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Pulmonary arterial hypertension
P30 The changing face of pulmonary hypertension: the role of heart and lung disease
  1. SF Crawley,
  2. MK Johnson,
  3. AJ Peacock
  1. Scottish Pulmonary Vascular Unit (SPVU), Glasgow, UK

Abstract

Introduction The advent of disease-targeted therapy for pulmonary arterial hypertension (PAH) has led to an increased awareness of this condition within the general cardiology and respiratory communities. More patients are being referred to specialist centres for diagnostic assessment, however there is concern that many will have pulmonary hypertension (PH) due to underlying lung disease or left heart disease.

Aim The aim of the study was to review the outcome of diagnostic admissions to the Scottish Pulmonary Vascular Unit (SPVU) before (2003–2005) and after (2006–2009) the introduction of disease-targeted PAH therapy.

470 new patients with suspected PH were admitted between January 2003 and December 2009 for diagnostic assessment including right heart catheterisation (RHC). Demographic and haemodynamic data from these patients were retrospectively reviewed. Following RHC patients were diagnosed with:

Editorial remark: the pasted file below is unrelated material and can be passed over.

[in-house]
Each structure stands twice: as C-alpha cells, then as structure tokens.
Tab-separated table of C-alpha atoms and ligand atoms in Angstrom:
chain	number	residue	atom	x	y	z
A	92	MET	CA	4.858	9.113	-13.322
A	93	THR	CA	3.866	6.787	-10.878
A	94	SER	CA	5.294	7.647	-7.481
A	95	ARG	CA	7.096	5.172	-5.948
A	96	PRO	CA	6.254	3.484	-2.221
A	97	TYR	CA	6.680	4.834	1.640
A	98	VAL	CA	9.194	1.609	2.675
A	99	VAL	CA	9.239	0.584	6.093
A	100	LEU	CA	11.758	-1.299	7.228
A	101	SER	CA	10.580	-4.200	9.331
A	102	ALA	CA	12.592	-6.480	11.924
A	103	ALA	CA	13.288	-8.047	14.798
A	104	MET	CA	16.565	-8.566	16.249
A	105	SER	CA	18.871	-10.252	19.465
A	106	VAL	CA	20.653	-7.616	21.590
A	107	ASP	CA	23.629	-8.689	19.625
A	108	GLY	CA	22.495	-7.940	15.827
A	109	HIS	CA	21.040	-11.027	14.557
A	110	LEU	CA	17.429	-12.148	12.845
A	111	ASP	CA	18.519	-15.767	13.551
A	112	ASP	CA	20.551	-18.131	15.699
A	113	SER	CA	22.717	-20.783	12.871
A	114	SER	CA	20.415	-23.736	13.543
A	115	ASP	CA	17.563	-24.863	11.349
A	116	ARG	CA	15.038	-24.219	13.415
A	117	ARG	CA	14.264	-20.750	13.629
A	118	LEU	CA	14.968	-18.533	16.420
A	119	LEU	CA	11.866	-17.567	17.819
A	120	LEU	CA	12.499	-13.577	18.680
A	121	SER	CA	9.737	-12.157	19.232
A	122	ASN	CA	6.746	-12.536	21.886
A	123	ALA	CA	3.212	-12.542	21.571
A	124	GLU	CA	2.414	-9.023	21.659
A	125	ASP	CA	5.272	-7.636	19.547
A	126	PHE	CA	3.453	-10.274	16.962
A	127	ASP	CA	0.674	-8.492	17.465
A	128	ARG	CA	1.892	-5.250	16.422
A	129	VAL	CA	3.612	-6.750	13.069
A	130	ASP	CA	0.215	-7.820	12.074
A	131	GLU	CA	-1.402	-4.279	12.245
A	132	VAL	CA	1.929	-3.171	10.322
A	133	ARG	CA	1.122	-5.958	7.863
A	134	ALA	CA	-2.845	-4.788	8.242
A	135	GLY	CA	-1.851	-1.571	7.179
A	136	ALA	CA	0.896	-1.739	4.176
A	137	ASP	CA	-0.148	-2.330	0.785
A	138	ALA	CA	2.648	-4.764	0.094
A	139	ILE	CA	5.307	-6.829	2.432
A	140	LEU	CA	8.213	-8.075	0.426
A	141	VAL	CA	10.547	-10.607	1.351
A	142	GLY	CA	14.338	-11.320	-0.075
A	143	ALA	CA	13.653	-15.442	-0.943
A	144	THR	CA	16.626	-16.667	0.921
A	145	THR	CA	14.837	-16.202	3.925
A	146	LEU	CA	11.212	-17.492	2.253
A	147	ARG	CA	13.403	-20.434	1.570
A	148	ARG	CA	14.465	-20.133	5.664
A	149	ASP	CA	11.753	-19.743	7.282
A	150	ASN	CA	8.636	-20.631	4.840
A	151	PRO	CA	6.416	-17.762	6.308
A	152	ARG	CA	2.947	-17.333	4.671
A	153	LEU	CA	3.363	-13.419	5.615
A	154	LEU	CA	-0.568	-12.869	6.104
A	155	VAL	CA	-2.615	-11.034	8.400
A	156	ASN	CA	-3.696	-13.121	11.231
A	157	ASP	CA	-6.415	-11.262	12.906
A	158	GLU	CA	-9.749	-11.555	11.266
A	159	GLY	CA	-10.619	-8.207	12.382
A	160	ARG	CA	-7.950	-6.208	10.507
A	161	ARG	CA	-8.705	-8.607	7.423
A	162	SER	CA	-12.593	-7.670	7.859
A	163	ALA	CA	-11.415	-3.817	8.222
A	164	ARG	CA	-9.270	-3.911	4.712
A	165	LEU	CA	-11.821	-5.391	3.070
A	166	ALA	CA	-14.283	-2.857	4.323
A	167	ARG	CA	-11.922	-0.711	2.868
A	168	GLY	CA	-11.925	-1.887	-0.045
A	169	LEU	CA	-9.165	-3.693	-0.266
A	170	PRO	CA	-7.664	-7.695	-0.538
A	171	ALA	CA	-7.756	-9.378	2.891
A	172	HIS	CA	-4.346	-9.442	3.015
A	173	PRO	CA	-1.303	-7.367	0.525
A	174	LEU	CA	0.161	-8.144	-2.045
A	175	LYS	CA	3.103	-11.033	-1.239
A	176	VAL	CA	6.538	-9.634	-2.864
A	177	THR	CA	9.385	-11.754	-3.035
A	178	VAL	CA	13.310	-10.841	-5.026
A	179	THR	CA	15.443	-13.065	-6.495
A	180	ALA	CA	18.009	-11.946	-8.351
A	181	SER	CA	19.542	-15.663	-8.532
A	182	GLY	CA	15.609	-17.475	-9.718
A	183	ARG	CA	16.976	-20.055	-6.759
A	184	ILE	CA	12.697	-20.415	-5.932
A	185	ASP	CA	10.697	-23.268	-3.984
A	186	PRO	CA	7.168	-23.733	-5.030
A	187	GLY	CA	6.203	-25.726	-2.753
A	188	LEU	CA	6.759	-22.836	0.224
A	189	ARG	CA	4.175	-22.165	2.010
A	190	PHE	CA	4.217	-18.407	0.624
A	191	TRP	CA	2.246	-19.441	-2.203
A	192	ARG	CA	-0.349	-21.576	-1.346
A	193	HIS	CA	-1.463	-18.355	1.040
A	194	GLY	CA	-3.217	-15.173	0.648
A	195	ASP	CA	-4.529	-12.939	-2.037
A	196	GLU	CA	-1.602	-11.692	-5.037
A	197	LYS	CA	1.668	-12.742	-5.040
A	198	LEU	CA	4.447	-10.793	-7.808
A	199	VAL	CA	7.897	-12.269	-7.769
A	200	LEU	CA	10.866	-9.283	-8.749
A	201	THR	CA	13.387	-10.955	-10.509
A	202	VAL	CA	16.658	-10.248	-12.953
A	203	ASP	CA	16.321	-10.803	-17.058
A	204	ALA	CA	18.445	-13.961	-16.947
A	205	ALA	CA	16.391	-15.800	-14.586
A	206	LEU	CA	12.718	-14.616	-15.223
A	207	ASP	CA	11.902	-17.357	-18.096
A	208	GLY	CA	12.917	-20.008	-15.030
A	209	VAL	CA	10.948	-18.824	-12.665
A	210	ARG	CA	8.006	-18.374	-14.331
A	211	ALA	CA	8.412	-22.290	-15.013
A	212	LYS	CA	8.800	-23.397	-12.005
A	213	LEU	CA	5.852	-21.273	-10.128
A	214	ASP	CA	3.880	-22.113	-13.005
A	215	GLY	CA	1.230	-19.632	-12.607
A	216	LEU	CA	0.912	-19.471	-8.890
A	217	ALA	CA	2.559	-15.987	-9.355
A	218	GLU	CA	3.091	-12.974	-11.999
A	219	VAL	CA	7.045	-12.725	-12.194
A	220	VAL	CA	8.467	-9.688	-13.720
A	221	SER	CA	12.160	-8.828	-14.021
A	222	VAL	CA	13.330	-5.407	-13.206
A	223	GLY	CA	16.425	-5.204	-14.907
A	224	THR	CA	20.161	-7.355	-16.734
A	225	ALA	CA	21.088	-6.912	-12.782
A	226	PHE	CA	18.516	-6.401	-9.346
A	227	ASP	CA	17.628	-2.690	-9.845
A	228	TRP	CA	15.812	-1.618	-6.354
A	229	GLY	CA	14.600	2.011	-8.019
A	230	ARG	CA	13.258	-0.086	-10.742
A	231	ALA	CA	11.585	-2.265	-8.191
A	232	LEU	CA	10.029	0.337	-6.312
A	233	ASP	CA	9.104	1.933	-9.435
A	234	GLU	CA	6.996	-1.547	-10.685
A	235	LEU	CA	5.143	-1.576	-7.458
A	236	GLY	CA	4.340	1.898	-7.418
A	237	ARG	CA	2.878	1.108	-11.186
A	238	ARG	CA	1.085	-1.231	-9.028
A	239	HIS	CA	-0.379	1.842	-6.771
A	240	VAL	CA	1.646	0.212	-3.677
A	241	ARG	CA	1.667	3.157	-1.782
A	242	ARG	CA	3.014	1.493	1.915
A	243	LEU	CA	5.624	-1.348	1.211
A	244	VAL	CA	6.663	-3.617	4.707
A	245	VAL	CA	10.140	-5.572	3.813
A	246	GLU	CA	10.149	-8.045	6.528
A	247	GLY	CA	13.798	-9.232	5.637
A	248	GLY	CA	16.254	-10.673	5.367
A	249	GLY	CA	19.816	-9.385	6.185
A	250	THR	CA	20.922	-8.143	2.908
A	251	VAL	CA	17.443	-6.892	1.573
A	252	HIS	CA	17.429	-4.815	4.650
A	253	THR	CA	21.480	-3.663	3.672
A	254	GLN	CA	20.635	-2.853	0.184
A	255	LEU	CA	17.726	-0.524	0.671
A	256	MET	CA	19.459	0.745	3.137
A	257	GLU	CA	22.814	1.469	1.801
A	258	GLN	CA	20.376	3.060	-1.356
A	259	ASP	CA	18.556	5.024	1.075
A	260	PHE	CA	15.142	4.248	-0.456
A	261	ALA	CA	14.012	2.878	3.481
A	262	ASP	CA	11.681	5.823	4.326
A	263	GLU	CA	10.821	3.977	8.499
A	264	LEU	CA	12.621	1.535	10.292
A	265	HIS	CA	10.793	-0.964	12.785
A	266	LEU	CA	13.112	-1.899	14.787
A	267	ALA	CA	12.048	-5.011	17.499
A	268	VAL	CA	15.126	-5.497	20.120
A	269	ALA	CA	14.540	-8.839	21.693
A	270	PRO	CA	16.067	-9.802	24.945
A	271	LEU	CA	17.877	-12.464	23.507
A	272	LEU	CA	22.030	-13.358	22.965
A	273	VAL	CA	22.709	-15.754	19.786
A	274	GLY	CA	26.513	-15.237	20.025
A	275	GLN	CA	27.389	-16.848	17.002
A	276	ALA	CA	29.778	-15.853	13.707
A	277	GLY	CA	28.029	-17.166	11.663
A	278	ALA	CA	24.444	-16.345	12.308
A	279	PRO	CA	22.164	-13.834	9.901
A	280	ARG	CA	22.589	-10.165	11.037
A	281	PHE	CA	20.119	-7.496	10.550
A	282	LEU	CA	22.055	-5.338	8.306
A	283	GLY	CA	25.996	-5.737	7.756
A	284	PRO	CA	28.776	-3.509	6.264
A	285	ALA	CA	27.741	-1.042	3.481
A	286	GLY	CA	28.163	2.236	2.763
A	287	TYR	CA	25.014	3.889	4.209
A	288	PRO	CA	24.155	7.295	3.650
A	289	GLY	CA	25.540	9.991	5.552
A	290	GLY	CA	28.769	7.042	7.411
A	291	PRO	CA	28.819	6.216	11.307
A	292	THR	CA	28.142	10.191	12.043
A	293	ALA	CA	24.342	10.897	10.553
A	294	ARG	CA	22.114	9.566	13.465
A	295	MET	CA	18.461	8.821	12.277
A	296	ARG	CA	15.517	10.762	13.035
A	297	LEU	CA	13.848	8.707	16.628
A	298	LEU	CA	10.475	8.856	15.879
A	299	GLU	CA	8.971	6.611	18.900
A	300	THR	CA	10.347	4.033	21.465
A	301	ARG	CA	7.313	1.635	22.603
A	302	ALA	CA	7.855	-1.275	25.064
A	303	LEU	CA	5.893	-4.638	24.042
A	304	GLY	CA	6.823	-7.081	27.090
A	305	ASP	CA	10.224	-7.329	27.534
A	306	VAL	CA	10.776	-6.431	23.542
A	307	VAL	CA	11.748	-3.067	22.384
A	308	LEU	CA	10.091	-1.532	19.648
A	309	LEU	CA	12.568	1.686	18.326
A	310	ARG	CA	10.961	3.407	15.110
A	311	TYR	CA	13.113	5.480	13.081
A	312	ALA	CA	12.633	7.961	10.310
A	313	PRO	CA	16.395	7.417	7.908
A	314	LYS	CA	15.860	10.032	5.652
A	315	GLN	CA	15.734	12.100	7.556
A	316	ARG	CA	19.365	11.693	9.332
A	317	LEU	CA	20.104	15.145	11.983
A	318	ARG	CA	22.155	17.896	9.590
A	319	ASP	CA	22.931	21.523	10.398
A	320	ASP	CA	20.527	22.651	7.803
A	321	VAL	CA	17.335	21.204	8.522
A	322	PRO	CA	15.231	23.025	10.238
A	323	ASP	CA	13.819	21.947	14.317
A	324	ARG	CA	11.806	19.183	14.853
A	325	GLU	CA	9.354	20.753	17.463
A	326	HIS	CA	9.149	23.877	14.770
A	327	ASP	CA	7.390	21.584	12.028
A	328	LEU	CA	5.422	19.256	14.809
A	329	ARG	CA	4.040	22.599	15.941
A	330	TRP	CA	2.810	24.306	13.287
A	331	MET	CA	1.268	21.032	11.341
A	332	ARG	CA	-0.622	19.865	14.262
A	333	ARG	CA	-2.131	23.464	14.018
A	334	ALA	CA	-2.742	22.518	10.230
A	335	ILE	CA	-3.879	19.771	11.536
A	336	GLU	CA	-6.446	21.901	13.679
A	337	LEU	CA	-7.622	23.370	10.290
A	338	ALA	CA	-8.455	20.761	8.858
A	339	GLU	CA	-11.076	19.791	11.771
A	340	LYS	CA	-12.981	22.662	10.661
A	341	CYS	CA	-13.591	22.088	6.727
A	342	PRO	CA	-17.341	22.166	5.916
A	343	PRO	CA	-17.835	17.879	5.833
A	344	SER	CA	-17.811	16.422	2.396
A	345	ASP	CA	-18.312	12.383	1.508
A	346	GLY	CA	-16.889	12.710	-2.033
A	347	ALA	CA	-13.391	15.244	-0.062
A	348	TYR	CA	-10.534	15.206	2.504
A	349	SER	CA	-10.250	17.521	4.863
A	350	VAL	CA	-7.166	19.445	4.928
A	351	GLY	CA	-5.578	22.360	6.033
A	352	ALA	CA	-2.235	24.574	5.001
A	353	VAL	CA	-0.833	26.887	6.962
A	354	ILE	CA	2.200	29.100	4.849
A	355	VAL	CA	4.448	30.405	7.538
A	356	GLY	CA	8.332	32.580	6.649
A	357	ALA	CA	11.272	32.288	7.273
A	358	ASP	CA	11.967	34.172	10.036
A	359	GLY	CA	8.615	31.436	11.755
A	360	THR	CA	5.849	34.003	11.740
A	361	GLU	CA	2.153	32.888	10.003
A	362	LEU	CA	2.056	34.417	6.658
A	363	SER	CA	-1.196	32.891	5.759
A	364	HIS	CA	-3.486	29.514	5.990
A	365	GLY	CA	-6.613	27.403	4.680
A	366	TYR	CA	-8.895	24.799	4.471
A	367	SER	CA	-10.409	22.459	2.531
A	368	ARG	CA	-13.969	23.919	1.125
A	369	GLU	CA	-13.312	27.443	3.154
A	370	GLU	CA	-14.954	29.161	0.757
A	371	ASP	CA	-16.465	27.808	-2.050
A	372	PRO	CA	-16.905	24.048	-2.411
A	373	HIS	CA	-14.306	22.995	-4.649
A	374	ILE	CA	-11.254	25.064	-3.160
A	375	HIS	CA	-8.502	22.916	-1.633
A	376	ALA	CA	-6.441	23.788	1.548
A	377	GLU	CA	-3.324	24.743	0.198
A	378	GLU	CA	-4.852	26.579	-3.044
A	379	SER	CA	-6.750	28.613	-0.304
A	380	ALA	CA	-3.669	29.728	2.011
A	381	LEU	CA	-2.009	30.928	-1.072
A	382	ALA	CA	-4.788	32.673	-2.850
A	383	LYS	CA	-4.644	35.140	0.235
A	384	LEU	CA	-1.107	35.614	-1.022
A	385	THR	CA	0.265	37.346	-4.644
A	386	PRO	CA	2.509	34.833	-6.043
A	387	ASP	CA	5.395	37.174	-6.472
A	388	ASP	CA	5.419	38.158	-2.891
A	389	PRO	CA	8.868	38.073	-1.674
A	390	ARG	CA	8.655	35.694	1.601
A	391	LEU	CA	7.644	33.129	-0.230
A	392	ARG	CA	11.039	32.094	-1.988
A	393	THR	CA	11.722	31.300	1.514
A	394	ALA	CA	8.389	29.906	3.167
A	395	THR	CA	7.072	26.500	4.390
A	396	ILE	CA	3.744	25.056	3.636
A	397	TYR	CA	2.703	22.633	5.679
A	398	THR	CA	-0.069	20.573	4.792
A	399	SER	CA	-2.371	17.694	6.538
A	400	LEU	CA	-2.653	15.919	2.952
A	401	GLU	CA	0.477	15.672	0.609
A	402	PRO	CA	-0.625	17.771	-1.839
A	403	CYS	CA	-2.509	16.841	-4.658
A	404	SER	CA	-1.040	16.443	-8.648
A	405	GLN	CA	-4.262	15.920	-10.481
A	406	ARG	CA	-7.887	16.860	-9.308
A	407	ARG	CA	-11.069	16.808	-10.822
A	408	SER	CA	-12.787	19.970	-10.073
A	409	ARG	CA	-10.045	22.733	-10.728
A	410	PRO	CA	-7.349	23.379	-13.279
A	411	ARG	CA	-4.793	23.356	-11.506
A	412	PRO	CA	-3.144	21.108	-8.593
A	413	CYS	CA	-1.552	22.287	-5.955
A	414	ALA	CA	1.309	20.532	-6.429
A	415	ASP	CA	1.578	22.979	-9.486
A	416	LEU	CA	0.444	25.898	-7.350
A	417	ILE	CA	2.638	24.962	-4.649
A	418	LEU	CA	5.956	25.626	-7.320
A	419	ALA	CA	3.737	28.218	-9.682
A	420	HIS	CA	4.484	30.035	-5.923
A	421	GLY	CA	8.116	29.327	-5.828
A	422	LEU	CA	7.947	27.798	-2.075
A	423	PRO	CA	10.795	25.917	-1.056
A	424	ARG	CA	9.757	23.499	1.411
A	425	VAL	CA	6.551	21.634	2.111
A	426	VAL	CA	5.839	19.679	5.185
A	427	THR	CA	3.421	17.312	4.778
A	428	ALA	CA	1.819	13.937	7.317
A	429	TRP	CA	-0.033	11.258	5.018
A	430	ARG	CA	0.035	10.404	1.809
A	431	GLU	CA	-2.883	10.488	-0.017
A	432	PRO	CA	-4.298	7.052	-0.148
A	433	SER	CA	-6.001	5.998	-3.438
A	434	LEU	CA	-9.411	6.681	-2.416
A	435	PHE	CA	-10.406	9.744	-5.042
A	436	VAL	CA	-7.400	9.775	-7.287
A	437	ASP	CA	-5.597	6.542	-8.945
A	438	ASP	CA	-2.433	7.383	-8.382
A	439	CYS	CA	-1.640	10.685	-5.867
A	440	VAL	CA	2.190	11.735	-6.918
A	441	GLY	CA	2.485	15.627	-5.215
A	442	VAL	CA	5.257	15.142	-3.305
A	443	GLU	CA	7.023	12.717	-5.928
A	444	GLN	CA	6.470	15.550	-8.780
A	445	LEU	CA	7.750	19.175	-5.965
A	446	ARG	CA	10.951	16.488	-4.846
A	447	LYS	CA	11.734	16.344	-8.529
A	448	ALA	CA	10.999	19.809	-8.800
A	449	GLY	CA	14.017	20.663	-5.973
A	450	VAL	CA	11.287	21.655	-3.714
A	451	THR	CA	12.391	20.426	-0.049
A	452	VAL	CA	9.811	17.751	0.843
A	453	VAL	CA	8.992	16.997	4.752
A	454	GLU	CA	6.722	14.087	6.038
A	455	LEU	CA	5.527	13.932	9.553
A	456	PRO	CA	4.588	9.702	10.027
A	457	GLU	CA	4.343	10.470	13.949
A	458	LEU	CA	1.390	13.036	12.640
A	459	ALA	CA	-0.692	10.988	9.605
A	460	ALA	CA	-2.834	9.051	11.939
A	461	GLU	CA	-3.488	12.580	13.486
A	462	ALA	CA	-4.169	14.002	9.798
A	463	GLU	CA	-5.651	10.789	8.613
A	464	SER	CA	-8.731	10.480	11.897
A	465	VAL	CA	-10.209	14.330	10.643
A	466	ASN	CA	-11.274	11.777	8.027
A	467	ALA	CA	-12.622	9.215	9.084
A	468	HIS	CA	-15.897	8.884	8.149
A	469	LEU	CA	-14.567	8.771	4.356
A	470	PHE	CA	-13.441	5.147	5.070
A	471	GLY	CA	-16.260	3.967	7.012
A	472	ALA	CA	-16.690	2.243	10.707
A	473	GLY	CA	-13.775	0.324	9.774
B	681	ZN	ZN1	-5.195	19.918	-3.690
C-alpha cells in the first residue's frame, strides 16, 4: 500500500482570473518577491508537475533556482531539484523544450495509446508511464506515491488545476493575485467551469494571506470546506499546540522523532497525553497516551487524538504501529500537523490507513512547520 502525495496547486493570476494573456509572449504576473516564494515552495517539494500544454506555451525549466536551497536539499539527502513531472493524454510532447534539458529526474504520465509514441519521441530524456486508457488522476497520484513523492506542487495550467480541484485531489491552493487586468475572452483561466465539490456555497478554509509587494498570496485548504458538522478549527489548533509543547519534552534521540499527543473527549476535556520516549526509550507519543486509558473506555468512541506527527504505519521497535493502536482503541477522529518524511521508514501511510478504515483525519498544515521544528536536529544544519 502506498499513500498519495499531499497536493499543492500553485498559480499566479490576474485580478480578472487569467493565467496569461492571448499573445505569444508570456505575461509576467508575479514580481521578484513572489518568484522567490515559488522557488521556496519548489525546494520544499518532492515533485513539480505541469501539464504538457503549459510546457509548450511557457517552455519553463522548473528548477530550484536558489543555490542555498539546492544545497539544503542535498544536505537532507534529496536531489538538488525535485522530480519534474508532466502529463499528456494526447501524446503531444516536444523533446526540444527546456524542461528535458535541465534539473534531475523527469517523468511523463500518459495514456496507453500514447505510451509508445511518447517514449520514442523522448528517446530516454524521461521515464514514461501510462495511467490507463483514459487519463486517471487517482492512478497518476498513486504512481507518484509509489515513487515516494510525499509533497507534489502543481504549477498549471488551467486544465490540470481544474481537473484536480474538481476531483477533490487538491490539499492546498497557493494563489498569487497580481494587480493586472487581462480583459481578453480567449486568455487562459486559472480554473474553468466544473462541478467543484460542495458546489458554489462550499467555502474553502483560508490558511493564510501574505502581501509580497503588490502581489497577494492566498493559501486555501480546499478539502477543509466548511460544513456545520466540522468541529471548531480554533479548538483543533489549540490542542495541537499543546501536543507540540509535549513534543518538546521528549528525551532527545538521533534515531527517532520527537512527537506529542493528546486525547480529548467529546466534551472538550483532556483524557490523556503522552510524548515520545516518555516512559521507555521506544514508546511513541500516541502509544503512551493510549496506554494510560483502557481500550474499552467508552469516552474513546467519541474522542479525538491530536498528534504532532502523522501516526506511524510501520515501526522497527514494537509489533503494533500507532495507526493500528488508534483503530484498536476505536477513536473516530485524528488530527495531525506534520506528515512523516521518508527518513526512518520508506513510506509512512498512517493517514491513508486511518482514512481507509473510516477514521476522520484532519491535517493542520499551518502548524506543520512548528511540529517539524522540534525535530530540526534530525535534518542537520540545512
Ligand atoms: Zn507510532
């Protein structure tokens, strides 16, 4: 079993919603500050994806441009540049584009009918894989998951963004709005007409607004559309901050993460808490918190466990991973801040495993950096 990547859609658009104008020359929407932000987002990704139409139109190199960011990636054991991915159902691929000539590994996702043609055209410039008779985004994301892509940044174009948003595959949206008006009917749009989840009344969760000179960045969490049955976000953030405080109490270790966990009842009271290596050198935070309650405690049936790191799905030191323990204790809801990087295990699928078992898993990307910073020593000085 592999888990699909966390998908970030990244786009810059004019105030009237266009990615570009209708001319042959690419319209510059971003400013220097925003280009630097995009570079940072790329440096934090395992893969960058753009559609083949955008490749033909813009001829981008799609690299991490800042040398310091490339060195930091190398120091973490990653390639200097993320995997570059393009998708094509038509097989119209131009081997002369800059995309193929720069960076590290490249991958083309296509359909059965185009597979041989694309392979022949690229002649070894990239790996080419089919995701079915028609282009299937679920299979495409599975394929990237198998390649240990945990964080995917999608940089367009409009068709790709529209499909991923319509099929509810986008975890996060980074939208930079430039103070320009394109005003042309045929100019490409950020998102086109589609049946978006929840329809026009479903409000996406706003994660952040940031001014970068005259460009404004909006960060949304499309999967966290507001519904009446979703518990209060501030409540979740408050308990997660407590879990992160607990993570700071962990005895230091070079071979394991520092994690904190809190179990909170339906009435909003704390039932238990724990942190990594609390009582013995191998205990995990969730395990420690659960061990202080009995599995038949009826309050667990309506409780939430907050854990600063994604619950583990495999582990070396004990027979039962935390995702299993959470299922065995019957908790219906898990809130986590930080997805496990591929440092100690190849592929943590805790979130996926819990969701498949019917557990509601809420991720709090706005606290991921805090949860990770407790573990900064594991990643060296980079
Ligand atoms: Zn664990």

• – Group 1. PAH;

  • – Group 2. Pulmonary venous hypertension (PVH) due to left heart disease;

  • – Group 3. PH due to hypoxic lung disease (HLDPH);

  • – Group 4. Chronic thromboembolic PH (CTEPH);

  • – Group 5. PH due to unclear multifactorial mechanisms (PH Misc);

  • – No PH.

Results In 2003–2005, 114 patients underwent diagnostic assessment, and 112 had PH. Of these 77.7% had PAH and 18.8% had CTEPH. Only 2.7% of patients had PVH and 0.8% had HLDPH. In 2006–2009, 356 patients underwent diagnostic assessment, and 308 had PH. Of these only 51.9% had PAH and 15.9% had CTEPH. However, now 17.9% of patients had PVH, and 10.4% had HLDPH. 48 patients had No PH at the time of RHC (Abstract P30 Figure 1).

Abstract P30 Figure 1

Outcome of diagnostic assessment in the pre and post-treatment era.

Conclusion Prior to admission all referrals are screened by an SPVU consultant, but despite this there are a significant number of patients proceeding to RHC who will have PH due to left heart or lung disease. This highlights the importance of fully assessing all patients with suspected PH, as per ESC/ERS 2009 guidelines, before instituting expensive and potentially dangerous PAH therapy. We need to improve our non-invasive screening methods so that fewer patients proceed to RHC who do not have PAH.

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